The calm when the Roundhouse goes silent
When I was a kid, on the late afternoon of every Christmas Eve, my grandmother, who was not a religious woman, would get all mystical and in a soft but intense voice tell me, “Just before twilight on Christmas Eve, there’s a feeling of calm in the air. Can you feel it?”
And sure enough, I always did.
Now I realize this is the middle of March, so this week’s column is not a Christmas story. Not even a St. Patrick’s Day story.
But in the 17 years I covered the Legislature on a daily basis — 18 if you count last year when I was called in to cover the final two weeks of that session — on the last day after the session, I would think of my grandmother’s words every year about an hour or two after the House and Senate said their final “sine dies.” (For the uninitiated, “sine die” is Latin for “We’re outta here!”)
That’s because after all the closing news conferences where the governor and legislative leaders talk about what a success the session was (at least that’s the usual tone, though there have been exceptions), after all the frantic scurrying about by reporters trying to find individual lawmakers for their comments on various last-day-of-the-session stories, after the last weary legislator carries out his or her last cardboard box for that trip home, I always found a feeling of calm in the air at the Roundhouse.
Though normally at that point, a reporter still has a few hours of work left before he or she can go home, it always seems like the entire building has decompressed.
I’ve never asked my fellow Capitol reporters whether they notice that feeling. Maybe it’s just in my head, a sweet seed planted decades ago by my grandmother. Either way, I’m grateful.
Anyone who has ever worked a session — legislators, staff, lobbyists, reporters — knows that the halfway point doesn’t actually come after 30 days in a 60-day session or 15 days in a 30-day. The real halfway point comes around or just before the last week. The hours get longer, the floor sessions start going late into the night and often into the early morning, the ceremonial stuff and other time-wasters I love to complain about are minimized.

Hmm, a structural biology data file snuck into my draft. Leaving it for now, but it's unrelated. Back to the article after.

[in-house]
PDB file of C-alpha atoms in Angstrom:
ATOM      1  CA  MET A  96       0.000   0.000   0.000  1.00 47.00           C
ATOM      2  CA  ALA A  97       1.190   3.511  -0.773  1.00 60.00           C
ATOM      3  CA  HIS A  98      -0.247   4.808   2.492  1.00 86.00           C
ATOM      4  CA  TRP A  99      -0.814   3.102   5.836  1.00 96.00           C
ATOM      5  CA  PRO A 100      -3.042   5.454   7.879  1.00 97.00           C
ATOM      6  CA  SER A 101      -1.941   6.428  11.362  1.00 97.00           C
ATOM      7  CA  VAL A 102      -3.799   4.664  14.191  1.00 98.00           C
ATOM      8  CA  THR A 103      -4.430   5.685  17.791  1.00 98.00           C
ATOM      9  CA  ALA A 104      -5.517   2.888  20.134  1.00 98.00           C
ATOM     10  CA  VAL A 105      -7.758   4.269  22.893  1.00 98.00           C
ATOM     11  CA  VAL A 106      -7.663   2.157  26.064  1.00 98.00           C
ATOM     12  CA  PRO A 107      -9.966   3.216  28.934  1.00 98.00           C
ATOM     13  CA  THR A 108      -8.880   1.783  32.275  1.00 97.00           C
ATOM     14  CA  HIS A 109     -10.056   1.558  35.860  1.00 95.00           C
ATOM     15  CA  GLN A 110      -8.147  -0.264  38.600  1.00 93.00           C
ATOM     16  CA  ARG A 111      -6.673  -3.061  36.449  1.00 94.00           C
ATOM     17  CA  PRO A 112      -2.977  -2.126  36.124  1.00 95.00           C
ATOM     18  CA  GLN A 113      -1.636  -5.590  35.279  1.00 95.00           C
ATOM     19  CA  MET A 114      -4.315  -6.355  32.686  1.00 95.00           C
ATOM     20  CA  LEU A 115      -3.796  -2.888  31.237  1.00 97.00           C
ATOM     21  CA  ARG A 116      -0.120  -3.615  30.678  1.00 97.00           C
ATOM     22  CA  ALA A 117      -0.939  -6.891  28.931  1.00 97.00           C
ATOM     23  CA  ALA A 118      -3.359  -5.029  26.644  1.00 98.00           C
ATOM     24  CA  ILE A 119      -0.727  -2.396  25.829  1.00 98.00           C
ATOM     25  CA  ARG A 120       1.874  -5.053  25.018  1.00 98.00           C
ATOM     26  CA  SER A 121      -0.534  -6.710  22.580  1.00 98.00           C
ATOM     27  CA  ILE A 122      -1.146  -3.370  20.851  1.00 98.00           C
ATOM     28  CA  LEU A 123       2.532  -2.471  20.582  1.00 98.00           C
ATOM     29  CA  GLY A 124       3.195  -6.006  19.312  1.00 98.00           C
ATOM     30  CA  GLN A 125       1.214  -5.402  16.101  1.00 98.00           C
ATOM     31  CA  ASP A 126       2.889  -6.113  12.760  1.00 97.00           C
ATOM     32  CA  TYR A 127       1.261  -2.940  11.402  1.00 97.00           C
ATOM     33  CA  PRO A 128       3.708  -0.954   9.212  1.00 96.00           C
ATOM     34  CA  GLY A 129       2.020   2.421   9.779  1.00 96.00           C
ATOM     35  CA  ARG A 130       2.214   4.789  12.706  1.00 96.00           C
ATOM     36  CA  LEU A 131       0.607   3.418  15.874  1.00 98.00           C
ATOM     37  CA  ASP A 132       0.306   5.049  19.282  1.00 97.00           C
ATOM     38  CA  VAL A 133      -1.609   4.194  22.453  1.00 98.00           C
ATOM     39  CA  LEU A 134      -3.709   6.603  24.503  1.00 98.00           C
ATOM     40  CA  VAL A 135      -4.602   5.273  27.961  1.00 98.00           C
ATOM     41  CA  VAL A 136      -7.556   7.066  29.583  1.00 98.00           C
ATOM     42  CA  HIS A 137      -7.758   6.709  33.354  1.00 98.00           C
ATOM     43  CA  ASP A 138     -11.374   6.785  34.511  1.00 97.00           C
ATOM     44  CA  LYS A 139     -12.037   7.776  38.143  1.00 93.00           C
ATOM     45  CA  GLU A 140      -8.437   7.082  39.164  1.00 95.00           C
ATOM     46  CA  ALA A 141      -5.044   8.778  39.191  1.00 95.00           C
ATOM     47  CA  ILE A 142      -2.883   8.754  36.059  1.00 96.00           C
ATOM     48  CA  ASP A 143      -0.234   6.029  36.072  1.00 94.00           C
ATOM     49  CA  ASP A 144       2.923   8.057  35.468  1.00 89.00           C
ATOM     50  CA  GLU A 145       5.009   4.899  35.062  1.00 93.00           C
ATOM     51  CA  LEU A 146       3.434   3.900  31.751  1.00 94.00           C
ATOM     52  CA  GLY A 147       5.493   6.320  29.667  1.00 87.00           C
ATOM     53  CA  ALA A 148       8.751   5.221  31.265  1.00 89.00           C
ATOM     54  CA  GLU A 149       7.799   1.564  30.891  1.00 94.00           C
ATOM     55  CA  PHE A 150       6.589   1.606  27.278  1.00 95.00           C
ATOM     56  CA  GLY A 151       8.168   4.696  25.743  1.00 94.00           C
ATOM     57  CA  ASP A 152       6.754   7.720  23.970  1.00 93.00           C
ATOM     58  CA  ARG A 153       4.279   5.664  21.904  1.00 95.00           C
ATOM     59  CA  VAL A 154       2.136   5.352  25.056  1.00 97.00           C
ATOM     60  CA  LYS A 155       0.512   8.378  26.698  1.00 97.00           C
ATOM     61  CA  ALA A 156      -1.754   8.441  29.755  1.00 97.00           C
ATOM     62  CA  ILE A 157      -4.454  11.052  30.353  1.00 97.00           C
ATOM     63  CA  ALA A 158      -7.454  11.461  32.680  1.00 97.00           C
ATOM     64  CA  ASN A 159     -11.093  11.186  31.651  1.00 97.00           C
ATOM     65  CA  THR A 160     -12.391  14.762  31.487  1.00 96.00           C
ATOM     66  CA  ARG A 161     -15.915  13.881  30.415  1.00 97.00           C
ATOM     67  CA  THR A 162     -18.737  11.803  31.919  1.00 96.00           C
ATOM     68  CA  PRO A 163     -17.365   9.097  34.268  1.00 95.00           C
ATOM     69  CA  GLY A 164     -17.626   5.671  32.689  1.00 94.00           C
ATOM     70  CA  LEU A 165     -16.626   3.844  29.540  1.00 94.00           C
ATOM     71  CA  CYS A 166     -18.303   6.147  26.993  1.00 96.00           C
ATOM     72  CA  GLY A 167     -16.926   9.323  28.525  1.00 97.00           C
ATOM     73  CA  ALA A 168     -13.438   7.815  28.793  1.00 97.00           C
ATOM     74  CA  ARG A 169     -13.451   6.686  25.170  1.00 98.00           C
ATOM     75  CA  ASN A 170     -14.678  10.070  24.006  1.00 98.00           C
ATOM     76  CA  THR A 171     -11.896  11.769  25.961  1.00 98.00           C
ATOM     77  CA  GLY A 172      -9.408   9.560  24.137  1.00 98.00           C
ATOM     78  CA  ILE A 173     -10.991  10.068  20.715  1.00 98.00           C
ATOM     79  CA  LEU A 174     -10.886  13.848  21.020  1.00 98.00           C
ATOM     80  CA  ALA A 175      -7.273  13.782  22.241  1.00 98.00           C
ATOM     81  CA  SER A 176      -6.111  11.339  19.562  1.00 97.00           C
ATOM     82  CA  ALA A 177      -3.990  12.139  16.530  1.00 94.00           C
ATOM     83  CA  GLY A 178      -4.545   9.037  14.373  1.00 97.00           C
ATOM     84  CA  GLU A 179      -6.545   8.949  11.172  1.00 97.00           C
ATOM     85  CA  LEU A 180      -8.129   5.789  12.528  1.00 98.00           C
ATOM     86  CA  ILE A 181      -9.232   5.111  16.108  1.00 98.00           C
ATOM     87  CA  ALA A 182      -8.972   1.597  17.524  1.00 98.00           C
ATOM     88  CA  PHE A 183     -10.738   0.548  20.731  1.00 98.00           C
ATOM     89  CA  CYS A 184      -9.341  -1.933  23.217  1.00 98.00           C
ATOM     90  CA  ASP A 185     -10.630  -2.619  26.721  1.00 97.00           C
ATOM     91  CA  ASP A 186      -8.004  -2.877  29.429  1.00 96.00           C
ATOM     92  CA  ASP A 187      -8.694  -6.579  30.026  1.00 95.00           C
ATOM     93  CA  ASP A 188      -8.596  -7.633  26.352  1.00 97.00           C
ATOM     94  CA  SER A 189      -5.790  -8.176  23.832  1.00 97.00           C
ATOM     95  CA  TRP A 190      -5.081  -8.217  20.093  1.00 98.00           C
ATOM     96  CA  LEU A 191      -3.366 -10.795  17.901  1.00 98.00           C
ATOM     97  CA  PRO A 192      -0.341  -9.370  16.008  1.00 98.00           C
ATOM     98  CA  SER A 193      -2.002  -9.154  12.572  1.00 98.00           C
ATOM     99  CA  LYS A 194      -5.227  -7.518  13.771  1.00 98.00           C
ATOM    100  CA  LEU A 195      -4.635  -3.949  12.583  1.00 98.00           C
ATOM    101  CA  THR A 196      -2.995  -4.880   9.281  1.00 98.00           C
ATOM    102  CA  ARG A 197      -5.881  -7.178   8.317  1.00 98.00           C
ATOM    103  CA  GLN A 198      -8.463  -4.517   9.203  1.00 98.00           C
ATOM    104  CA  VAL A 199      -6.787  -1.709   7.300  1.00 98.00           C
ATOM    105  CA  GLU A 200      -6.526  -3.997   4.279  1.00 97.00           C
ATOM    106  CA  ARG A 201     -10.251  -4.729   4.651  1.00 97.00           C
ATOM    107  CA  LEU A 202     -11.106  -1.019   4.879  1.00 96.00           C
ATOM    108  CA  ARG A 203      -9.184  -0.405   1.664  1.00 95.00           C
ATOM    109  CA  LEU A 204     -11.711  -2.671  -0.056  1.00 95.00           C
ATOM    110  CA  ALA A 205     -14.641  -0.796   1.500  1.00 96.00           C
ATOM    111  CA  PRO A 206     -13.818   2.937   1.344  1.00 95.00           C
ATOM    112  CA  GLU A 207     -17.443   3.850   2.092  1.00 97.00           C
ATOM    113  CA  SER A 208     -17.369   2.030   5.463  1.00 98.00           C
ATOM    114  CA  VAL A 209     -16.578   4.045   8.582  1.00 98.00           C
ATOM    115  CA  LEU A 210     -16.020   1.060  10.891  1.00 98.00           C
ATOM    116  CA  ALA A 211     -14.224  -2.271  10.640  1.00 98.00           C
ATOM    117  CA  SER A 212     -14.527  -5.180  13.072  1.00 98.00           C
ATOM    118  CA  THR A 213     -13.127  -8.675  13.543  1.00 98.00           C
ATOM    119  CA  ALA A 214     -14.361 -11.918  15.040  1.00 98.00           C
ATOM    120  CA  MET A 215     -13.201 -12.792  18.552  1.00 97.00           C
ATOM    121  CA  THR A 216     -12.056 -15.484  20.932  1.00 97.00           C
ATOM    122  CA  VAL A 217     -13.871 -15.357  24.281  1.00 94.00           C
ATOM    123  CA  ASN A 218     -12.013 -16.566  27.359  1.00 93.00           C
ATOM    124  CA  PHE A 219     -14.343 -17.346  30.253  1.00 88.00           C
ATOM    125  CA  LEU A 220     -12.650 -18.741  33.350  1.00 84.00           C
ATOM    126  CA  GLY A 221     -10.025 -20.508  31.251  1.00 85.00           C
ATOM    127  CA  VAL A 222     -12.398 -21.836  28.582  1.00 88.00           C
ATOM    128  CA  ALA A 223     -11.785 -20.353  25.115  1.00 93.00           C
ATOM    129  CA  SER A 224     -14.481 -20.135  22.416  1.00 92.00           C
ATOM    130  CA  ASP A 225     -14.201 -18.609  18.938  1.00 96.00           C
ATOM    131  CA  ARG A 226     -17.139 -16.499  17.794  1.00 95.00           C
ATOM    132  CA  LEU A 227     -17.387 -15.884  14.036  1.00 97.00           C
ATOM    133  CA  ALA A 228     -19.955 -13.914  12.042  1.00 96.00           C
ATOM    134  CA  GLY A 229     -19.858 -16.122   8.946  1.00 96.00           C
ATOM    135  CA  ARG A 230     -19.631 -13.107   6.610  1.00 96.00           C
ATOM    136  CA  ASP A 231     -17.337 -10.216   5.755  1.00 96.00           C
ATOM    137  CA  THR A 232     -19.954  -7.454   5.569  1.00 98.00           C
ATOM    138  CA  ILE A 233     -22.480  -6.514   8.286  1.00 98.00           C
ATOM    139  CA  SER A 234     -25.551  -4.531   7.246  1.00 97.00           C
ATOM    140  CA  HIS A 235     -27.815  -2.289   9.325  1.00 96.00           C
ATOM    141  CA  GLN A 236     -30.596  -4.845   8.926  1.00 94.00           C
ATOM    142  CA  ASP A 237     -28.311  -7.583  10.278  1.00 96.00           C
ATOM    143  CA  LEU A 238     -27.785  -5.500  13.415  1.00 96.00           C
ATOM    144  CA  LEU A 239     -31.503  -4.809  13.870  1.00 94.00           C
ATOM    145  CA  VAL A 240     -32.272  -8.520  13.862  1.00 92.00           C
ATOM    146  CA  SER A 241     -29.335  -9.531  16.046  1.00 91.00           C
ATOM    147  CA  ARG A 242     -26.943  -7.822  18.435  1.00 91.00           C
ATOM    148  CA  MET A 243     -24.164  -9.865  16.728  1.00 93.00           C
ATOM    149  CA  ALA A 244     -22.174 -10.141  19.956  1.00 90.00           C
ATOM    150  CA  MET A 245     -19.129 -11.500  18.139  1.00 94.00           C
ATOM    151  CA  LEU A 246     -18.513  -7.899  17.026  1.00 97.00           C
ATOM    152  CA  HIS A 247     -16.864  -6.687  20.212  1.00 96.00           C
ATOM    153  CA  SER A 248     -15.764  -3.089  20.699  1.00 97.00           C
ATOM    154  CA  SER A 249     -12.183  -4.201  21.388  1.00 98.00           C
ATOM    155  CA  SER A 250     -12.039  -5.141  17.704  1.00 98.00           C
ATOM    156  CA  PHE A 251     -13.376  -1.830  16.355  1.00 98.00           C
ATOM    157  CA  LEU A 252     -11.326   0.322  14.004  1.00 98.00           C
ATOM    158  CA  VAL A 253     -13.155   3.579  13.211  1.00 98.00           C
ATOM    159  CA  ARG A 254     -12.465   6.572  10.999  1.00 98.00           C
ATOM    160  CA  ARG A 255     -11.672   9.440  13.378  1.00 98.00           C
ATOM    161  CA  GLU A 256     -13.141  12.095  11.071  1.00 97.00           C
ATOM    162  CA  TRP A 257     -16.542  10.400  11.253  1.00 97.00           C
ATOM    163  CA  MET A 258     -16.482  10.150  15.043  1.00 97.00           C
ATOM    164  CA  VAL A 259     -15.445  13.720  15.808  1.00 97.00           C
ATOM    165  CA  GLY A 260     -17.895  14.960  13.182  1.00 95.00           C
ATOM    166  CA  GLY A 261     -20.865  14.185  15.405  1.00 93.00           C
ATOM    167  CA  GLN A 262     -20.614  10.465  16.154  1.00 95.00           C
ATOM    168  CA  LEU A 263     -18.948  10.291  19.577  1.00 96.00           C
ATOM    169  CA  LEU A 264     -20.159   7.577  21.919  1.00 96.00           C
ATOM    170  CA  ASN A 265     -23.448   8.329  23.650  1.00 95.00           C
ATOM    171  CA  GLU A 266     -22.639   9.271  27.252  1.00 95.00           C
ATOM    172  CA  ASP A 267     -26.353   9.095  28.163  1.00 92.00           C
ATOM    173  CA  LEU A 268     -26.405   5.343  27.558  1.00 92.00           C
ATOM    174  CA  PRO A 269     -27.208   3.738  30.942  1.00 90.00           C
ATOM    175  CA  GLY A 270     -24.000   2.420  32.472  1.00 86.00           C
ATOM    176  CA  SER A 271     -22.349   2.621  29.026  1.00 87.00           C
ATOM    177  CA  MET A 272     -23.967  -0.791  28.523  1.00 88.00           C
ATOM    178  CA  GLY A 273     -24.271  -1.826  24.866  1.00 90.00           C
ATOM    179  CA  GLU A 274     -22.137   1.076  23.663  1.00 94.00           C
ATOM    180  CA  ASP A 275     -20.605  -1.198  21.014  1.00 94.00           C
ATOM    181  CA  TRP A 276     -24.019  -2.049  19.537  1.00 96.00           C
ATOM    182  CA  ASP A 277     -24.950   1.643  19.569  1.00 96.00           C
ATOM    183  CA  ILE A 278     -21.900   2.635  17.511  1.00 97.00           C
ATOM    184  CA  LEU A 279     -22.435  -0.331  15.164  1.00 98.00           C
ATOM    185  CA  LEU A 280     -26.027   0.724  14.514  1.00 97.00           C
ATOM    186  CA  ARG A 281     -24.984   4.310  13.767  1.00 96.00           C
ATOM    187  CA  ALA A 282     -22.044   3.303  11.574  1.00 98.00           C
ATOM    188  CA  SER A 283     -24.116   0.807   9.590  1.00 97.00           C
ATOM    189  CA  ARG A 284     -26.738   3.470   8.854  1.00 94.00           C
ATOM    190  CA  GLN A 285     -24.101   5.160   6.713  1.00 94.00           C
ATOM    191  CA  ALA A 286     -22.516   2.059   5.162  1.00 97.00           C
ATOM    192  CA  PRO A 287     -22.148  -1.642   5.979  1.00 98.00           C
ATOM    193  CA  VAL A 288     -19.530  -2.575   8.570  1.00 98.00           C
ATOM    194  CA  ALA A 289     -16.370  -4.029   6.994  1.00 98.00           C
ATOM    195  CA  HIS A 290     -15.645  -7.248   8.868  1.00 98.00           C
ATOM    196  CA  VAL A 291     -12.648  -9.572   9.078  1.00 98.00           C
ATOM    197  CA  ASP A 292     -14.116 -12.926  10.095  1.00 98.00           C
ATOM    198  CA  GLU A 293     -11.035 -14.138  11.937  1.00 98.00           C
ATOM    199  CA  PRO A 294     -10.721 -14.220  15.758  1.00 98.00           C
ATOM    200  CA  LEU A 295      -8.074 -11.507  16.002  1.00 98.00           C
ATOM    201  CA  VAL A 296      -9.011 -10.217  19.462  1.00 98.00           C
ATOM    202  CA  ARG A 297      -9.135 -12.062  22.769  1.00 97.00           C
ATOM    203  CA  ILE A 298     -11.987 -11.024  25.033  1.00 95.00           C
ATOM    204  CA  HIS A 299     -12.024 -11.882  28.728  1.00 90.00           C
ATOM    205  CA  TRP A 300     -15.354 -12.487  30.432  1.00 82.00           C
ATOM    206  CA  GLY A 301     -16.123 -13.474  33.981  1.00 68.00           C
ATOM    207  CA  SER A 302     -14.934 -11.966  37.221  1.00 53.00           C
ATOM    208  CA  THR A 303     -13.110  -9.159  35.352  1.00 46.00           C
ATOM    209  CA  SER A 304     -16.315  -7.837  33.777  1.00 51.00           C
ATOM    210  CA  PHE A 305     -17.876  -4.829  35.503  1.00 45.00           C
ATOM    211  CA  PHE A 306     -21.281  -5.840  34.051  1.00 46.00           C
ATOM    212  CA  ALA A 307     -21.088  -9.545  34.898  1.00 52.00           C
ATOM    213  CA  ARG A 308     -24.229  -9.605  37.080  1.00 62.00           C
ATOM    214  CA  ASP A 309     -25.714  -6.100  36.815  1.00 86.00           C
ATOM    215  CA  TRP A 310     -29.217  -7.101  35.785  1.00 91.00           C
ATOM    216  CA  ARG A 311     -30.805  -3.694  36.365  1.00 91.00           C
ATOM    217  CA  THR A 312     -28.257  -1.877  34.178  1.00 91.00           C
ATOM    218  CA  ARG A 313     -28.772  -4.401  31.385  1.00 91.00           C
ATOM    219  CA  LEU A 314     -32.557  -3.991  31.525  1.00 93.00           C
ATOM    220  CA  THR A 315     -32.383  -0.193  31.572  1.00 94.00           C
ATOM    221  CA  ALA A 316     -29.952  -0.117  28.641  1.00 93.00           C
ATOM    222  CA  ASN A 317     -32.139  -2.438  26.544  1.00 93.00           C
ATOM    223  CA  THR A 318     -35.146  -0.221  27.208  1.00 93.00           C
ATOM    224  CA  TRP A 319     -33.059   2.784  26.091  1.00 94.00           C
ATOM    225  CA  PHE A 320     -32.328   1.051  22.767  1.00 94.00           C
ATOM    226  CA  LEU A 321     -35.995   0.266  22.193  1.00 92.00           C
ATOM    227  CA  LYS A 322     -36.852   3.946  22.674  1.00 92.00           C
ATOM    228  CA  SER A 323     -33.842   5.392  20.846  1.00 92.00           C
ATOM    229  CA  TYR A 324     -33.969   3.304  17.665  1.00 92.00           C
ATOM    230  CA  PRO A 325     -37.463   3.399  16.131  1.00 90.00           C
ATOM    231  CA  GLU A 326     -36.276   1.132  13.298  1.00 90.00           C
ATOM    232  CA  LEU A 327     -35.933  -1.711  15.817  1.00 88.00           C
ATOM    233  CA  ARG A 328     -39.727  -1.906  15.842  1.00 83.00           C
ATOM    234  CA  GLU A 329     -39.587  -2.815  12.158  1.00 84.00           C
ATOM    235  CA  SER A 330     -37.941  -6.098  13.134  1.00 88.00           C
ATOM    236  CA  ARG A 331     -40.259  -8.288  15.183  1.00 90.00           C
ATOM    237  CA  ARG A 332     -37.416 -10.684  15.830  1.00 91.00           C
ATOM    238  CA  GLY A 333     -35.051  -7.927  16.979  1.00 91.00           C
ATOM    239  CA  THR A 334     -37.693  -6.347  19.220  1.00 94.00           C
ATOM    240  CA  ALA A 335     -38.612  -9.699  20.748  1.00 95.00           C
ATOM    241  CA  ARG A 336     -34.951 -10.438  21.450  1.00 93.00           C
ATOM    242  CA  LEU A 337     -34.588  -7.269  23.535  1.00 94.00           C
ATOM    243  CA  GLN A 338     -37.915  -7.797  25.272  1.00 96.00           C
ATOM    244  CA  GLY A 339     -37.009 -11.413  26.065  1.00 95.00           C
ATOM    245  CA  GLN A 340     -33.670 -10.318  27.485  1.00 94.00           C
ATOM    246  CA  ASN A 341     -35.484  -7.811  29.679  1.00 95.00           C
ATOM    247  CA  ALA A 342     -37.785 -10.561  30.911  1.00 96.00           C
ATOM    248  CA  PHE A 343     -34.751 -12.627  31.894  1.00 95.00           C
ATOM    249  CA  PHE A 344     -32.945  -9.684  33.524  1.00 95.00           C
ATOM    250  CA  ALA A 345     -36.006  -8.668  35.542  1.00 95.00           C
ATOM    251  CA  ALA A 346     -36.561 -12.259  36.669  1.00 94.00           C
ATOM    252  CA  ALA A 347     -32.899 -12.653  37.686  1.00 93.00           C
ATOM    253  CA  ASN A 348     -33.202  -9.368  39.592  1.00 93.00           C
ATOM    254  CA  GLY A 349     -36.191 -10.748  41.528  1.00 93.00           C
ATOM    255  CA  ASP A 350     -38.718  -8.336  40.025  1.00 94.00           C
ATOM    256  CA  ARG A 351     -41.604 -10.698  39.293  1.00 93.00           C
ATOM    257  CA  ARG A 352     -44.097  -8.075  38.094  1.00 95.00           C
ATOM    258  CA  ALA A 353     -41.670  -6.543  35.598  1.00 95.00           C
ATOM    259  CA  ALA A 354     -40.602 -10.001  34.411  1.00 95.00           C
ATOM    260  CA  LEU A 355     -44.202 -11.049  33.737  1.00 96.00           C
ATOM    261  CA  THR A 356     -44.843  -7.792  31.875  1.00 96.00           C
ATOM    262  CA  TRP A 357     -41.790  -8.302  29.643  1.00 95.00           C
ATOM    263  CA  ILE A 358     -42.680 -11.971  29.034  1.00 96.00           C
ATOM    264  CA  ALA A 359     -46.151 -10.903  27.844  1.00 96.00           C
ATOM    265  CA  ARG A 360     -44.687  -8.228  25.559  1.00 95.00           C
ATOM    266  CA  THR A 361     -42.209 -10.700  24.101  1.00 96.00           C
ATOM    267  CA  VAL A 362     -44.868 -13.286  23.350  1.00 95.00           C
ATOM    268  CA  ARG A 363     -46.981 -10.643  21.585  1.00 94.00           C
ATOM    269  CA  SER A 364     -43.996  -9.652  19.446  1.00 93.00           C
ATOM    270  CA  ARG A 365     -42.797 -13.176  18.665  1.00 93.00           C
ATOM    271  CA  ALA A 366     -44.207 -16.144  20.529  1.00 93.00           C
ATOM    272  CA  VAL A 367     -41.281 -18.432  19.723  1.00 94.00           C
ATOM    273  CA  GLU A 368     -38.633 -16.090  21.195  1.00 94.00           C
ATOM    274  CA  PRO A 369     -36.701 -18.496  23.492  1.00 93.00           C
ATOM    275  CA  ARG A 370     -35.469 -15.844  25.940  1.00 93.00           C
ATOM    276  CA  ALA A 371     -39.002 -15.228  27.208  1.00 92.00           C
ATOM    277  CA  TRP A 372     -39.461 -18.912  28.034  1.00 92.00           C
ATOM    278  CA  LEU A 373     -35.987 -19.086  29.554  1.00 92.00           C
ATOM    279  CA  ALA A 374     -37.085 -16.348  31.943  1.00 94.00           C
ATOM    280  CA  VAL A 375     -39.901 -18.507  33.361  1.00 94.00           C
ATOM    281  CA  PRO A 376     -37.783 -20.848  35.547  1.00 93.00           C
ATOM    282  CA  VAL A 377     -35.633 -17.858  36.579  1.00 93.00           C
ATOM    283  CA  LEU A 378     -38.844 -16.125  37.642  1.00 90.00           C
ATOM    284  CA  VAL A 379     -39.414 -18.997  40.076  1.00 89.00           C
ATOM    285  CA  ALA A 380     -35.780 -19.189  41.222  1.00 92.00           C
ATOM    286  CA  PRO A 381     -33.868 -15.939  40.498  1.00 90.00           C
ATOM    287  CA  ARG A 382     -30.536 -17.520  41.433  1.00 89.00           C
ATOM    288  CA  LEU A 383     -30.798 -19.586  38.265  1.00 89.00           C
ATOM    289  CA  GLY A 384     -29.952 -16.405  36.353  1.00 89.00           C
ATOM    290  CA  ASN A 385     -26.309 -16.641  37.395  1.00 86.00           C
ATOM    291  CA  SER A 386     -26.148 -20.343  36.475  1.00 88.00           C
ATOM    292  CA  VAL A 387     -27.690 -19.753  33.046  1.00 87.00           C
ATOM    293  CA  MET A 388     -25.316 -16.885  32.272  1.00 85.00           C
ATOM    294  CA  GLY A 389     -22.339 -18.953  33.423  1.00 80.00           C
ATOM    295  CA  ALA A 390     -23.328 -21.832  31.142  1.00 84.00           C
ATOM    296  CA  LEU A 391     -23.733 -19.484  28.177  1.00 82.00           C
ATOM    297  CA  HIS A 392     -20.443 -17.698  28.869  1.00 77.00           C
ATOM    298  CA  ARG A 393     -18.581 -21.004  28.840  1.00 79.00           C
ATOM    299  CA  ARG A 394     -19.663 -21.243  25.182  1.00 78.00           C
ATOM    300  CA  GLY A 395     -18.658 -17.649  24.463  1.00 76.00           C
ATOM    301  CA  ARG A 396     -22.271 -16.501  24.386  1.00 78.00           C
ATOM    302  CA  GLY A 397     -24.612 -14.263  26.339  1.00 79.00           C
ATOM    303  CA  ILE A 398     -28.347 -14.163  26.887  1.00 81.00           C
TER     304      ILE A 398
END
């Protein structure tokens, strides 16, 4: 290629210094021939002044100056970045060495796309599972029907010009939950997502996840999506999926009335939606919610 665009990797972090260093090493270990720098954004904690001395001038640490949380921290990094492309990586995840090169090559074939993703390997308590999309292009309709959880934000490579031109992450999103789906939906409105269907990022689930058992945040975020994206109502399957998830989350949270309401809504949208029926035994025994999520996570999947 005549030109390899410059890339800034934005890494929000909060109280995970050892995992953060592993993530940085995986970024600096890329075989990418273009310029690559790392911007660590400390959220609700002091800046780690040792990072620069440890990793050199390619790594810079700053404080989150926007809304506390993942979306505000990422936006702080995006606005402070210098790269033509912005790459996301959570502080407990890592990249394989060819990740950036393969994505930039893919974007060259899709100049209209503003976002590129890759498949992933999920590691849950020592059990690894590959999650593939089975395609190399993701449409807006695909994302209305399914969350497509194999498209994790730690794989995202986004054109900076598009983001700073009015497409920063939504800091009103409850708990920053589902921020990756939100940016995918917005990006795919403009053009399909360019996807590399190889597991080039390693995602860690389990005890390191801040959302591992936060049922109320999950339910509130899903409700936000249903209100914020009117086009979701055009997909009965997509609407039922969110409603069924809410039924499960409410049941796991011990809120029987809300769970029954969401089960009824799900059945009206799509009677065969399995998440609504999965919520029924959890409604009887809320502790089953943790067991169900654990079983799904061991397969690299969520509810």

I’ve often said that the Legislature is like a bunch of college kids — partying and having a great time for most of the semester, then pulling a series of all-nighters the week before finals. Except these people are not in their late teens or early 20s. A big portion of them are in their 70s and 80s, and at least one is in his 90s. Frankly, I don’t know how they do it.
So by the final day, nearly everyone, no matter what age, is red-eyed and babbling.
And tempers sometimes are short by that last day.
Back in 2009, Senate Finance Committee Chairman John Arthur Smith was on the Senate floor talking with a bunch of reporters right after that year’s session had ended. Into the chamber stalked then-House Speaker Ben Luján, who was loaded for bear. The late speaker was upset because Smith had said, in a House-Senate committee meeting to hash out differences in a public projects bill, that an amendment Luján had placed on the bill had a “cloud of suspicion” over it.
Confronting the senator from Deming, Luján basically cussed him out, calling him a “racist SOB,” among other things. (The House had worked until 3 a.m. that day, then went back into session just a few hours later.)
Another special memory from the last day of a session was in 2015, the first year since the 1950s that Republicans had gained control of the House. At the House GOP’s post-session news conference, then-Speaker Don Tripp, an affable old-school Socorro Republican, gave a short, positive talk about what he felt were the biggest accomplishments of the session.
But when House Majority Leader Nate Gentry of Albuquerque took the podium, the tone changed completely.
“I think this session can be summed up in five words,” he said, “and those words are ‘Michael Sanchez failed New Mexico.’ ” He was referring to then-Senate Majority Leader Michael Sanchez, who Gentry blamed for the Senate killing several Republican bills.
That was pretty harsh, but a lot more exciting for reporters than the usual happy talk.
Ah, precious memories. I’m writing this a couple of days before this year’s session ends. I just hope my comrades in journalism who have been covering the bulk of this year’s Legislature enjoyed a little bit of excitement Saturday, followed by a well-deserved feeling of calm.